Earlier this week, outgoing St. Petersburg Mayor Rick Baker gave out his 1,001st Doorways Scholarship at an annual celebration at the Coliseum. It was the last ceremony for Baker, who has made education a key part of his platform during his nine years in office. Each year, the mayor gave out 100 to 125 Doorways Scholarships to low-income sixth graders from St. Petersburg schools. The scholarship, which is a combination of private donations and matching state funds, gives students a Florida prepaid scholarship if they maintain their grades and stay drug and crime free. The scholarship's value has ranged from $10,000 to $15,000, Baker said. The Gradebook chatted with him recently about the scholarship and education issues.
Why have you made Doorways Scholarships such a big focus in your education initiatives?
The Pinellas Education Foundation has been doing it for a while. I was familiar with them. I really like what they do. To me, you're trying to give an incentive to kids early on. I focused on sixth graders because I've always thought that middle school is the time that kids will decide what they're going to do. Most of these kids, none of their family have gone to college. If you can tell them in sixth grade, if you maintain a "C" and stay out of trouble and can go to college ... that's amazing. I just think it's a great thing and it works. Under our program, 93 percent of the kids have graduated from high school and many are now in college.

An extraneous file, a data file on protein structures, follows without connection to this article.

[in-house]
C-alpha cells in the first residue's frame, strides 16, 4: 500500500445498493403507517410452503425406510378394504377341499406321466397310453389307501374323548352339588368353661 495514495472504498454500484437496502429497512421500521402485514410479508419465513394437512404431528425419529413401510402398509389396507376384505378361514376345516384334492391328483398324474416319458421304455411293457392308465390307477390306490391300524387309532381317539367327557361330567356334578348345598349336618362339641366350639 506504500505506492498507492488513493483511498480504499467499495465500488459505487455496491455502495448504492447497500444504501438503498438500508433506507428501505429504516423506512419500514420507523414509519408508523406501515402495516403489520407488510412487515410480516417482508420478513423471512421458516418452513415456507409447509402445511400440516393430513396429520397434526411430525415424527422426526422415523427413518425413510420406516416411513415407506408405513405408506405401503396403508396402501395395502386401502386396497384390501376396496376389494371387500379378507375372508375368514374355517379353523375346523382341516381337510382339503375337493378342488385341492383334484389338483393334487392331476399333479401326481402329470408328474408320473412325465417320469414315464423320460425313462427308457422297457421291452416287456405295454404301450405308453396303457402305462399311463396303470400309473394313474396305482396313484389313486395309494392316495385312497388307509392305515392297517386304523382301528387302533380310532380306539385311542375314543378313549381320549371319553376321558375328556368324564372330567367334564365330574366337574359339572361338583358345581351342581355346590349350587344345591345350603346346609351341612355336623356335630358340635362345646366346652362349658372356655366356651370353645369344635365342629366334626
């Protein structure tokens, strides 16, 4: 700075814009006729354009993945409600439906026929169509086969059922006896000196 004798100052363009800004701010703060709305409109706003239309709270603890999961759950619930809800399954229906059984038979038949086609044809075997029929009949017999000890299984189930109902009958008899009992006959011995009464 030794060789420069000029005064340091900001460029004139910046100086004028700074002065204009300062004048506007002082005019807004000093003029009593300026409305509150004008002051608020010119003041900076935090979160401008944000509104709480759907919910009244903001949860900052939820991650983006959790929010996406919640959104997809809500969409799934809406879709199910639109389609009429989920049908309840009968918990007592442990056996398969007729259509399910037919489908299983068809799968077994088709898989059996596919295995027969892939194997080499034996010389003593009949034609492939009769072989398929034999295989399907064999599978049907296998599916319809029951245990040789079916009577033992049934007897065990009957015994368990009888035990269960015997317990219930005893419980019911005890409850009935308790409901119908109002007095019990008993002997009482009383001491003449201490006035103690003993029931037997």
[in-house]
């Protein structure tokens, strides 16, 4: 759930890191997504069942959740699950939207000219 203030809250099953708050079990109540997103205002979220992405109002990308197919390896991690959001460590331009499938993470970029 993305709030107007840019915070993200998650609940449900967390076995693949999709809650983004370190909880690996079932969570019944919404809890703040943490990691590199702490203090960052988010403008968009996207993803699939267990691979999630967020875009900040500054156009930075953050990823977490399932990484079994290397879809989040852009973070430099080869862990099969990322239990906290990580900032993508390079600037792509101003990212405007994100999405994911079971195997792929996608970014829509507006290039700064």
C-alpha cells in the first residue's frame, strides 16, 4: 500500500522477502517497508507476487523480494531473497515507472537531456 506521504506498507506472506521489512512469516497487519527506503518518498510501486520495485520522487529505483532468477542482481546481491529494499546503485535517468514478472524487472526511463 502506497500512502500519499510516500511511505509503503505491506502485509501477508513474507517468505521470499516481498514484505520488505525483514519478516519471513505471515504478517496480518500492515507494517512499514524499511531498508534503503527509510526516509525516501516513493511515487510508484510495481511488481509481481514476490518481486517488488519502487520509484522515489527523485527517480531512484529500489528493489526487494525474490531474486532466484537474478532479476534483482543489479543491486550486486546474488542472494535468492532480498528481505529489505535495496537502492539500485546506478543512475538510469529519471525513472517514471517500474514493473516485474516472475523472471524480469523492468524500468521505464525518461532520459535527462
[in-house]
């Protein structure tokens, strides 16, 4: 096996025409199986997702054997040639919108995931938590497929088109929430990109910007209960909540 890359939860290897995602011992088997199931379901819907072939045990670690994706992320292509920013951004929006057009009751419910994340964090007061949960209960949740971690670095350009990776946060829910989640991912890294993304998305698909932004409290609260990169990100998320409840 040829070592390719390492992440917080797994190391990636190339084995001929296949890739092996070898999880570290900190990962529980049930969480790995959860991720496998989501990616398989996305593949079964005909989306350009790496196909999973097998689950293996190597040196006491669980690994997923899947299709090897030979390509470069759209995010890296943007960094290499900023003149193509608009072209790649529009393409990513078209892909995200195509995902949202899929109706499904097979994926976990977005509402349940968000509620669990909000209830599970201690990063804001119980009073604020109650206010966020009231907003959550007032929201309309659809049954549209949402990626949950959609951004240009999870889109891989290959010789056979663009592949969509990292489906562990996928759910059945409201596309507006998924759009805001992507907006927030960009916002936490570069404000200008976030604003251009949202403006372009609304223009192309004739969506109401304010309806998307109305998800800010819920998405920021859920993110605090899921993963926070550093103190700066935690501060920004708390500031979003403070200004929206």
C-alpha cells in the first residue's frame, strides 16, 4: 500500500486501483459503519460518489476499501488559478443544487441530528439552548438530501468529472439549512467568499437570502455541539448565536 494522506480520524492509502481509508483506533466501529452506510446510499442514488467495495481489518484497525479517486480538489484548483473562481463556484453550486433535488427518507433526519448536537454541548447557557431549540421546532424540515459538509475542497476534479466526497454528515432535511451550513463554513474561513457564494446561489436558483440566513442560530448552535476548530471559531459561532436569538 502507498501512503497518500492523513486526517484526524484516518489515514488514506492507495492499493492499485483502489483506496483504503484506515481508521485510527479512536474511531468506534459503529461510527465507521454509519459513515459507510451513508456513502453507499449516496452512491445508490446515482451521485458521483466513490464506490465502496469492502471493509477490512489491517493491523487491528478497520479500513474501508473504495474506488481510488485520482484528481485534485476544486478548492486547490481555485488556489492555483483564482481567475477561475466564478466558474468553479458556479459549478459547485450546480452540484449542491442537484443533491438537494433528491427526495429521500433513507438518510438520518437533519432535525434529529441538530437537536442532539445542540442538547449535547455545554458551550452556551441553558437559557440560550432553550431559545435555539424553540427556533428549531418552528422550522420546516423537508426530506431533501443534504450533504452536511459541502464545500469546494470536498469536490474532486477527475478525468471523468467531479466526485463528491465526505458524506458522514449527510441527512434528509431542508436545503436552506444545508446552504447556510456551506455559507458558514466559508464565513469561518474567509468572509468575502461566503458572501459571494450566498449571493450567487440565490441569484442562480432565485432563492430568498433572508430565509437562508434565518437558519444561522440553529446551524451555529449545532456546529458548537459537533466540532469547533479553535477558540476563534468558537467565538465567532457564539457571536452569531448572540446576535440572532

Why should cities be involved with their schools?
If our public schools are not great, then people will not want to move into our neighborhoods. Businesses, if our schools aren't great, won't come and open. From a city's standpoint, we want people moving into our neighborhoods and businesses providing jobs. It's important that our schools be good, and I don't think we can be on the sidelines.
A recent Times poll showed that 30 percent of registered voters think the schools are worse now than five years ago. What do you think it will take to get everyone behind the schools?
The elementary schools are doing good. The middle schools are doing better. The high schools are still struggling. But I think there's been a lot of focus on that recently, which is good. We just have to keep focused. We just have to try to keep getting better. We have to keep working to make the schools better and then communicate the successes.
What has made the program a success?
I'm thankful for all the people that've raised money. I think people like to see a tangible result when they contribute. Instead of giving to a cause, they're giving to a child.
What has giving these scholarships out meant to you?
I can't tell you how gratifying it is to see the kids and know they have a chance. Many of these kids just don't get a chance. I think a very high percentage of our kids are the first ones in their families to go to college. I'm often stopped by the parents ... I once had a mom, I was at my daughter's softball game, and she said thank you for all you do. She said, 'I'm a single mom with two daughters that weren't doing well. They got scholarships and are doing better.' She said,'I'm sleeping at night for the first time in two years.'
What was it like giving out your final awards?
It was bitter sweet. It's really interesting when you go to the ceremony. It's a very ethnically diverse group. It's just a great cross section of just America and the community. I think one of the things I've loved most about my tenure as mayor has always been my interaction with the kids in our community.